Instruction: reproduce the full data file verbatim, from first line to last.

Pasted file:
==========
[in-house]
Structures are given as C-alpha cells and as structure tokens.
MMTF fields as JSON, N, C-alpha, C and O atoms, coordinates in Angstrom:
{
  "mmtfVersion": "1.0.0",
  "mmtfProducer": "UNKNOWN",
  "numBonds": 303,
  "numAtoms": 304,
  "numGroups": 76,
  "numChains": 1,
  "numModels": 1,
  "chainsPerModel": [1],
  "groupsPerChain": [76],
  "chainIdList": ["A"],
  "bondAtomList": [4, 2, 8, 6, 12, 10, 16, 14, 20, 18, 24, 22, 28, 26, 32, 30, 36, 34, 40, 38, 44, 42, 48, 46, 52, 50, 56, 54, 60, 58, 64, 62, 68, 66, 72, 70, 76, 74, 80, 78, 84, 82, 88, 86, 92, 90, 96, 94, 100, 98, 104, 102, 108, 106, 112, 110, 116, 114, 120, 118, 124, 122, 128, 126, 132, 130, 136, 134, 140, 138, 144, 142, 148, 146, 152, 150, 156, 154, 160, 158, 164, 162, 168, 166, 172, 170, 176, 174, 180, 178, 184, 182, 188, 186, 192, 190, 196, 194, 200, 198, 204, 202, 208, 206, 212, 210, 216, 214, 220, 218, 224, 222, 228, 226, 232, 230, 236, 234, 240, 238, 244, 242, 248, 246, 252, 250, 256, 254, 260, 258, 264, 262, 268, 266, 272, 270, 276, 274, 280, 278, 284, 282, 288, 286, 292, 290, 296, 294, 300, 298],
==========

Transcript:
[in-house]
Structures are given as C-alpha cells and as structure tokens.
MMTF fields as JSON, N, C-alpha, C and O atoms, coordinates in Angstrom:
{
  "mmtfVersion": "1.0.0",
  "mmtfProducer": "UNKNOWN",
  "numBonds": 303,
  "numAtoms": 304,
  "numGroups": 76,
  "numChains": 1,
  "numModels": 1,
  "chainsPerModel": [1],
  "groupsPerChain": [76],
  "chainIdList": ["A"],
  "bondAtomList": [4, 2, 8, 6, 12, 10, 16, 14, 20, 18, 24, 22, 28, 26, 32, 30, 36, 34, 40, 38, 44, 42, 48, 46, 52, 50, 56, 54, 60, 58, 64, 62, 68, 66, 72, 70, 76, 74, 80, 78, 84, 82, 88, 86, 92, 90, 96, 94, 100, 98, 104, 102, 108, 106, 112, 110, 116, 114, 120, 118, 124, 122, 128, 126, 132, 130, 136, 134, 140, 138, 144, 142, 148, 146, 152, 150, 156, 154, 160, 158, 164, 162, 168, 166, 172, 170, 176, 174, 180, 178, 184, 182, 188, 186, 192, 190, 196, 194, 200, 198, 204, 202, 208, 206, 212, 210, 216, 214, 220, 218, 224, 222, 228, 226, 232, 230, 236, 234, 240, 238, 244, 242, 248, 246, 252, 250, 256, 254, 260, 258, 264, 262, 268, 266, 272, 270, 276, 274, 280, 278, 284, 282, 288, 286, 292, 290, 296, 294, 300, 298],